Yale Study: Childcare Settings are Not at a Higher Risk of Spreading COVID-19
November 19, 2020
A team of researchers from Yale University published the results of the first large-scale study of the child care workforce during COVID-19. The Yale team compared COVID-19 rates in child care providers who continued providing child care during the first three months of the pandemic to those who did not.
Their findings: providers and staff in programs that stayed open last spring were no more likely to contract COVID-19 than providers whose programs were closed. The Yale study will be published in the January 2021 issue of Pediatrics, a peer-reviewed journal of the American Academy of Pediatrics, and can be found on the AAP website.
The Yale research team surveyed more than 57,000 child care workers nationwide in May and June 2020, and asked them to self-report whether they had become infected with COVID-19 or been hospitalized. There was no difference in infection rates for workers whose programs stayed open and those whose programs closed.
The research revealed that child care programs that stayed open were particularly conscientious in following recommended infection control measures.
Over 90% of child care providers in open programs reported frequent handwashing and disinfection of surfaces. They also had high rates of other infection control measures – like daily symptom checks, physical distancing and keeping children in “cohorts” – small groups that didn’t mix with other children.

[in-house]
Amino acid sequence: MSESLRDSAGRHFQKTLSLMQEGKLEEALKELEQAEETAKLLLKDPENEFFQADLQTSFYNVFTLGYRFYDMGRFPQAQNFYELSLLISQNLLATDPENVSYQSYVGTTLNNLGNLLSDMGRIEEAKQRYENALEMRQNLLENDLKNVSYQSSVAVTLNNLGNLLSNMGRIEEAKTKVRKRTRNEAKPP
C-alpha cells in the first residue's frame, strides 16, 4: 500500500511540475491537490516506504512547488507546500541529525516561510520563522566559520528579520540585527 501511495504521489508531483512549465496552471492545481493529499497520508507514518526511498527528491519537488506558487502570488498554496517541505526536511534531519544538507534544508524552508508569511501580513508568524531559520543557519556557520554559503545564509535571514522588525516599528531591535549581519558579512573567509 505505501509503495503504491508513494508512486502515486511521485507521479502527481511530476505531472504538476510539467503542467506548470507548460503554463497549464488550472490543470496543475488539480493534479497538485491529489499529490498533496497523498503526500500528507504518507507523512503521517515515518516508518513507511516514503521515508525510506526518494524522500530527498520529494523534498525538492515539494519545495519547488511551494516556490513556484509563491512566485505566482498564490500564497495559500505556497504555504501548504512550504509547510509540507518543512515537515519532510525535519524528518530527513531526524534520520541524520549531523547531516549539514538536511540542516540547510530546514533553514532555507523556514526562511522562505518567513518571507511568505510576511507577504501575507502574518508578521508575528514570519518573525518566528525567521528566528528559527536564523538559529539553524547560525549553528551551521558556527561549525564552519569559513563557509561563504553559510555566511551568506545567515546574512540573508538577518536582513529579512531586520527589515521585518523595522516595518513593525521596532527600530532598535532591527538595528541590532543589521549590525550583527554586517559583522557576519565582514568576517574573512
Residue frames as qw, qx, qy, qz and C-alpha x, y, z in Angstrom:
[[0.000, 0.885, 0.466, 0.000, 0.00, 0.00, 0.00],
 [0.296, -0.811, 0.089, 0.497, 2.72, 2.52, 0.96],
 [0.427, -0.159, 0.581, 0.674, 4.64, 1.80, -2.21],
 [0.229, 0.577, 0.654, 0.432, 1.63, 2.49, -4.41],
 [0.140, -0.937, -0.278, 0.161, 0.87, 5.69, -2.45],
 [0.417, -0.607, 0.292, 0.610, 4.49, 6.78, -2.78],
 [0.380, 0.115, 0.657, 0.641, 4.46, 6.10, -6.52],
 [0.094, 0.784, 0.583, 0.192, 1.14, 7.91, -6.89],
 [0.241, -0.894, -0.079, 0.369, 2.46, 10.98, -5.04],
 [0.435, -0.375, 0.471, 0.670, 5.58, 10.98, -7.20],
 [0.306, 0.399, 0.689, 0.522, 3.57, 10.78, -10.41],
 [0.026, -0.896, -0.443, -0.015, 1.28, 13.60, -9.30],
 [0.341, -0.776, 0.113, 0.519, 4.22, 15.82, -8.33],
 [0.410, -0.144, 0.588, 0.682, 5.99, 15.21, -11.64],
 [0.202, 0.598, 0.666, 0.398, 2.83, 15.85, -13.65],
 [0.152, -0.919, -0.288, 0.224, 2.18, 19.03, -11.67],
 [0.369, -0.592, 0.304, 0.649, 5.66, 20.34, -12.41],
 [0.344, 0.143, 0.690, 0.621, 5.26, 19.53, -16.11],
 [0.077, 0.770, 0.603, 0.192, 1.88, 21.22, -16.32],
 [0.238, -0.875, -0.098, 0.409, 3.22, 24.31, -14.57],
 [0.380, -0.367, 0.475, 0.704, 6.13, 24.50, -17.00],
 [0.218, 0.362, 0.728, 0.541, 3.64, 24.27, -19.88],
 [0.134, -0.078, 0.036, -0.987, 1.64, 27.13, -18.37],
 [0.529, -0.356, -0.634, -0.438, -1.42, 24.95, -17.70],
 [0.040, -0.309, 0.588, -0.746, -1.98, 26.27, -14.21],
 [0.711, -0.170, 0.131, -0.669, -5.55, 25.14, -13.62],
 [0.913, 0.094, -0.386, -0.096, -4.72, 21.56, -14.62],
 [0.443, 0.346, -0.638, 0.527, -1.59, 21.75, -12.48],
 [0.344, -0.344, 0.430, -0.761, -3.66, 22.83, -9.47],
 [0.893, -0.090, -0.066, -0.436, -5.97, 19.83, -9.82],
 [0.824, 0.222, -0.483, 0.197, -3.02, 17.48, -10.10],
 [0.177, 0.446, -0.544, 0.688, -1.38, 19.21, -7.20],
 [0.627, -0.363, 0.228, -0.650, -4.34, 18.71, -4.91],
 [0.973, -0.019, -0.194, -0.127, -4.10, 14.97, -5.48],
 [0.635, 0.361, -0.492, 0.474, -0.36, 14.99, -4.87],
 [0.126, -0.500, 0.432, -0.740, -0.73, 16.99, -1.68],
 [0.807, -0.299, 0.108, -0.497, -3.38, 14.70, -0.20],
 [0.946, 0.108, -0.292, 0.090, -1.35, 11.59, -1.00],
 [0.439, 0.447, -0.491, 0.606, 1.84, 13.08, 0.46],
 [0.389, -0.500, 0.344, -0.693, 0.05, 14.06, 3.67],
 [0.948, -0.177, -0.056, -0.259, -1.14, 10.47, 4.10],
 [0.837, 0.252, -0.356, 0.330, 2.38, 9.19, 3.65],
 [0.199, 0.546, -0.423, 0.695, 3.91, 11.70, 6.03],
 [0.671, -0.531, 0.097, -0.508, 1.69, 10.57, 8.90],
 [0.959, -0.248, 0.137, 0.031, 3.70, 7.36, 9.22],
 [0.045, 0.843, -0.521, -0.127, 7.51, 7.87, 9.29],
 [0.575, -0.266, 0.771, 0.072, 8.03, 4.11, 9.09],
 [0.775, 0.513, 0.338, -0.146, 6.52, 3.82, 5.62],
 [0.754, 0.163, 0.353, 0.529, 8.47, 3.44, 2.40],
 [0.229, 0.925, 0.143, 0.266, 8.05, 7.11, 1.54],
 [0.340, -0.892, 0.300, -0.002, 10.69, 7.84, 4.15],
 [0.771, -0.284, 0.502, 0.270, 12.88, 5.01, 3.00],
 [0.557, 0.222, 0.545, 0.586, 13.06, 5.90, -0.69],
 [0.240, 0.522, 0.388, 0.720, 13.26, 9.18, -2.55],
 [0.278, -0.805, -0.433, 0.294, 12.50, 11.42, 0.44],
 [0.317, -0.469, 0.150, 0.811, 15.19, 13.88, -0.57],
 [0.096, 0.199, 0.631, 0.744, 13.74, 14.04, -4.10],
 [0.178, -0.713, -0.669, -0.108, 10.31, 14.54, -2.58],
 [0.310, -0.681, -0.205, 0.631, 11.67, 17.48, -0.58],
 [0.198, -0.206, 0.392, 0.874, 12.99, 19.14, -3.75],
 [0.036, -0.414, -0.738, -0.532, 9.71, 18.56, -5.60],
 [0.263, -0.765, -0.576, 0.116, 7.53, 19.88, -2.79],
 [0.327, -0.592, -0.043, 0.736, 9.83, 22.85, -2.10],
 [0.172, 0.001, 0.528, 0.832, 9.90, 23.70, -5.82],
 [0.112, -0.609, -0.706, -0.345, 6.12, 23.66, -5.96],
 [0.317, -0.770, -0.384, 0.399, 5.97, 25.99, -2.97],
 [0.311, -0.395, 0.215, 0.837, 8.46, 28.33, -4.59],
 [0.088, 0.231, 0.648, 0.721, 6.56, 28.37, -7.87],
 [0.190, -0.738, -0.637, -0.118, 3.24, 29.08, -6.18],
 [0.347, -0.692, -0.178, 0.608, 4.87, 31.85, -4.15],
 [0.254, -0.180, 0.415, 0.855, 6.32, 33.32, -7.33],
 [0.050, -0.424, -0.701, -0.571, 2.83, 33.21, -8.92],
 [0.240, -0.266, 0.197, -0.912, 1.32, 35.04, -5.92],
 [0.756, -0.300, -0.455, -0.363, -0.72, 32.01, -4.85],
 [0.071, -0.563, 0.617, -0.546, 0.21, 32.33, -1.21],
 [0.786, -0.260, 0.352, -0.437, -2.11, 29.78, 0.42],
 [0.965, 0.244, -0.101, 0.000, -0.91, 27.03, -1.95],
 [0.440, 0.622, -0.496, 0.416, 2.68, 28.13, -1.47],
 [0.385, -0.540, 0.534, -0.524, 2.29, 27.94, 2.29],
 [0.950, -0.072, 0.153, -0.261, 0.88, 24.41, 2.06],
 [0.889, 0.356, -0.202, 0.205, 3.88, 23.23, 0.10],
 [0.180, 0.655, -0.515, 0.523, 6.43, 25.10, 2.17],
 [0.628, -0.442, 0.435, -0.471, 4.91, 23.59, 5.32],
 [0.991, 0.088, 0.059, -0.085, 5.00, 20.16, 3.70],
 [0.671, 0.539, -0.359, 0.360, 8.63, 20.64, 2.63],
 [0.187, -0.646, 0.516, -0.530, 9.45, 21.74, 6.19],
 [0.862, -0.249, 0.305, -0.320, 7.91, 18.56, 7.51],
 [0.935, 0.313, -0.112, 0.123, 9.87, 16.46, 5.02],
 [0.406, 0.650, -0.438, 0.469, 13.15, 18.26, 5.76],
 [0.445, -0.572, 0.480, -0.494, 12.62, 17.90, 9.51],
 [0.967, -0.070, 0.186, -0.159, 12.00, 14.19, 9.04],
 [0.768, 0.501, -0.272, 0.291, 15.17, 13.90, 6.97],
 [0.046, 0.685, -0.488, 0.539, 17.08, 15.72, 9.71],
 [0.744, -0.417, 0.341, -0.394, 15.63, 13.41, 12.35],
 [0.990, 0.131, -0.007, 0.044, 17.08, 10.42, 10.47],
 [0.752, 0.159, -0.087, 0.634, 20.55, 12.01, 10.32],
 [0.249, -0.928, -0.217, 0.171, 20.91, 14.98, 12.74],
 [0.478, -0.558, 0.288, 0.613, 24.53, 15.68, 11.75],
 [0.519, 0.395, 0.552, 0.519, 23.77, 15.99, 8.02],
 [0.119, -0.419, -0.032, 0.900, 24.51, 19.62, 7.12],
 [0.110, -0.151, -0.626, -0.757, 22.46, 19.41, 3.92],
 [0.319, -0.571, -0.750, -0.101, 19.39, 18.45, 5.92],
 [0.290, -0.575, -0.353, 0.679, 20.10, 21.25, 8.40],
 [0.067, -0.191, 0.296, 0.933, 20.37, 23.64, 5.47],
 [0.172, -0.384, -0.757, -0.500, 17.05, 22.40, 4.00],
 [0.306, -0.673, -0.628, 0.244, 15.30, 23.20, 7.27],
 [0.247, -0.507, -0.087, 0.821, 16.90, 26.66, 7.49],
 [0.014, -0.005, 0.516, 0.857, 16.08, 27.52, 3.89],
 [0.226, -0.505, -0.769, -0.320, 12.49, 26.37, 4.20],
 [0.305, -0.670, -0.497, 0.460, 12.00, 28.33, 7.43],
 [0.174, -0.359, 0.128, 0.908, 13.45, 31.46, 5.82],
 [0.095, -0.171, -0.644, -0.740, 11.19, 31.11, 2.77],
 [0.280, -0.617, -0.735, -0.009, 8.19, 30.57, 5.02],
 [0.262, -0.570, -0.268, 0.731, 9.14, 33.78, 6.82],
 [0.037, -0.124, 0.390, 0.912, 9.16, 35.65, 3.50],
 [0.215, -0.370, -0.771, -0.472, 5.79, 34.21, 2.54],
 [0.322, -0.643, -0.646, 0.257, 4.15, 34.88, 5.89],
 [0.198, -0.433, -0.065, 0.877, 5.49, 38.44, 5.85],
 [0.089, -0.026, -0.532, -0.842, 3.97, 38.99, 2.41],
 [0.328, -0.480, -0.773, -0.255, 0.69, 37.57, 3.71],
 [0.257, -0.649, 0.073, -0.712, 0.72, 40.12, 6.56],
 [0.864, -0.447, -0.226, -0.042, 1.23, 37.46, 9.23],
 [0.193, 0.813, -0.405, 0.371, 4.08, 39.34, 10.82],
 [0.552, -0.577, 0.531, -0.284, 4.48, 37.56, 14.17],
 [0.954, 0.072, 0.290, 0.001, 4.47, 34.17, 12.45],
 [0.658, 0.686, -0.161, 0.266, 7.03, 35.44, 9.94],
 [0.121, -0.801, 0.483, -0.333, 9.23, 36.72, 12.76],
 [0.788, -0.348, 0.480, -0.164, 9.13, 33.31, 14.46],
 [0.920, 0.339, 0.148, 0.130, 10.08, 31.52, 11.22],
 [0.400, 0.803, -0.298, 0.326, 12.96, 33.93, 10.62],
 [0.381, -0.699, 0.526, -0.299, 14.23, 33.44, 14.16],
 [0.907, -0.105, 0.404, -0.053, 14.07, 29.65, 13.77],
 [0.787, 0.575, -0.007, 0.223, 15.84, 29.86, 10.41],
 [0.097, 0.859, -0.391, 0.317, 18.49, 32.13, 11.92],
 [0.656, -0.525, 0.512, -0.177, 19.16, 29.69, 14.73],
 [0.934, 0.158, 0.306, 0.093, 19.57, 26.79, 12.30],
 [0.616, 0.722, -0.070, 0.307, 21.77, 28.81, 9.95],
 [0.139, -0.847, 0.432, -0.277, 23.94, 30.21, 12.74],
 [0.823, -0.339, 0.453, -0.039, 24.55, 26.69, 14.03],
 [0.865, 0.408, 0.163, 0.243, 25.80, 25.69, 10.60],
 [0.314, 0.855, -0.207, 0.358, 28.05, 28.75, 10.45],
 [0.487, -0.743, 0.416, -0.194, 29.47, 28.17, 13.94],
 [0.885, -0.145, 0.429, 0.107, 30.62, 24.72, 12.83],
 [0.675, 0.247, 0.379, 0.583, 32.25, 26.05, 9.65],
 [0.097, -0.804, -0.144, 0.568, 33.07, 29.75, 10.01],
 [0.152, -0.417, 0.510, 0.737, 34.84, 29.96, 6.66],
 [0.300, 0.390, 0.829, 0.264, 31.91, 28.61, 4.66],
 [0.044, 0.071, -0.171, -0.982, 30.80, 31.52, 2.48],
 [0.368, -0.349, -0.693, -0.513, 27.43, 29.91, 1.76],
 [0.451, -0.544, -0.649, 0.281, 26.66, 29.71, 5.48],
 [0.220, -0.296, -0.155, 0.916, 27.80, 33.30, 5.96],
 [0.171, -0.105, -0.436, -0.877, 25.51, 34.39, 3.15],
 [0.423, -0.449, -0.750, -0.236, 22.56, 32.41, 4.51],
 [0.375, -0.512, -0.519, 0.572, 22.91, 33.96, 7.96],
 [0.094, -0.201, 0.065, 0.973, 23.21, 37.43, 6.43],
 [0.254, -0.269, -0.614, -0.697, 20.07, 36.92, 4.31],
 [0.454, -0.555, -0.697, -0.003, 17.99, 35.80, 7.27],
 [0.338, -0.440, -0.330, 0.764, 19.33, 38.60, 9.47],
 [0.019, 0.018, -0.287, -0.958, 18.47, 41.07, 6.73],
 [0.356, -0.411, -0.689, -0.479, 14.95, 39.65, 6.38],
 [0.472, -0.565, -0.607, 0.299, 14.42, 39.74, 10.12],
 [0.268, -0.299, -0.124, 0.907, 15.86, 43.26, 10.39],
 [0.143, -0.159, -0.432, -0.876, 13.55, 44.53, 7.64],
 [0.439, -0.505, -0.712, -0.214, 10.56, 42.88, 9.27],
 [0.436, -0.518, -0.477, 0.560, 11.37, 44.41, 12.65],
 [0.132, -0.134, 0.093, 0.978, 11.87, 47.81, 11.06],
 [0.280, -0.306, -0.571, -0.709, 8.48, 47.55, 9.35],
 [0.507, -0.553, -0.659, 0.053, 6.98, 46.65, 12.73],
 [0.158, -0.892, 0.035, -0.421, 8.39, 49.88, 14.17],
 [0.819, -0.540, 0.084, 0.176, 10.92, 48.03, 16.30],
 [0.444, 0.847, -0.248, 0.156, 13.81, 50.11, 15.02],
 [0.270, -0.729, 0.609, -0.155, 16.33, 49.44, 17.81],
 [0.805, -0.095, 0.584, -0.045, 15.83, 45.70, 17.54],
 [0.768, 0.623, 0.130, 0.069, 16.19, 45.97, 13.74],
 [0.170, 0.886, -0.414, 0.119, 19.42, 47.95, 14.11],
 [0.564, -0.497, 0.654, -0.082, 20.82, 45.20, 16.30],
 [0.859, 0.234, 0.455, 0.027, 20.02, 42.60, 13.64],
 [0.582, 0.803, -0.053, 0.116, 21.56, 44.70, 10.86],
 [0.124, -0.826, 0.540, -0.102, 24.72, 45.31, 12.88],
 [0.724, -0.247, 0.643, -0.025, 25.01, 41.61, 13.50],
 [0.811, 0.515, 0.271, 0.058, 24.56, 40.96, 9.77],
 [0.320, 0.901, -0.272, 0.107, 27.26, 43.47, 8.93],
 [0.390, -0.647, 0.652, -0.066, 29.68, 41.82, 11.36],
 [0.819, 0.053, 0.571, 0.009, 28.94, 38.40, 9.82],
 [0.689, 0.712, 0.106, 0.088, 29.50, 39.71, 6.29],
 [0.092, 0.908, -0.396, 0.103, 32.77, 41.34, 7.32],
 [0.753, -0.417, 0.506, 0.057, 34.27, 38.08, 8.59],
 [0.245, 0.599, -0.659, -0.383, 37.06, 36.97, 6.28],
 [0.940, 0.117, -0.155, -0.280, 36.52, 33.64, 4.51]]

Researchers stress that infection control practices remain critical, especially in light of “vigilance fatigue,” a tendency to become less careful and consistent in efforts to protect against a threat as time goes on.
Walter Gilliam, head of Yale’s Edward Zigler Center in Child Development and Social Policy, is the study’s lead author and the president of CCAoA’s Board of Directors.
“This study tells us that as long as there are strong on-site measures to prevent infection, providing care for young children doesn’t seem to add to the provider’s risk of getting sick,” said Gilliam.
“Our study does offer solid evidence that, under certain conditions, it’s possible to open child care programs without putting staff in harm’s way.” Chief among these conditions: low rates of community spread of COVID-19 – with local positive test rates under 5% — and high rates of protective practices at the child care setting, including physical distancing, frequent handwashing and cohorting.
That doesn’t mean that child care workers avoided the novel coronavirus entirely. The study found that Black, Latino and Native American child care providers were more likely to test positive for COVID-19 and be hospitalized for it. And, in counties with higher rates of coronavirus deaths – the study’s marker of community spread – child care workers were more likely to contract the virus.
The Yale research team cautions that their findings do not necessarily apply to adults who work in schools or other settings with older children. Programs for infants, toddlers and preschoolers tend to be small, and kids stay together. In schools and colleges, there are usually more people in a building, and students and teachers move more – switching classes and moving around the building. The study did not investigate the effects of COVID-19 on children in child care. It focused solely on adults working in child care settings.
This summary was written by: Childcare Aware
Child Care Aware® of America works with more than 400 state and local Child Care Resource and Referral agencies nationwide. The group leads projects that increase the quality and availability of child care, undertakes research, and advocates child care policies that positively impact the lives of children and families.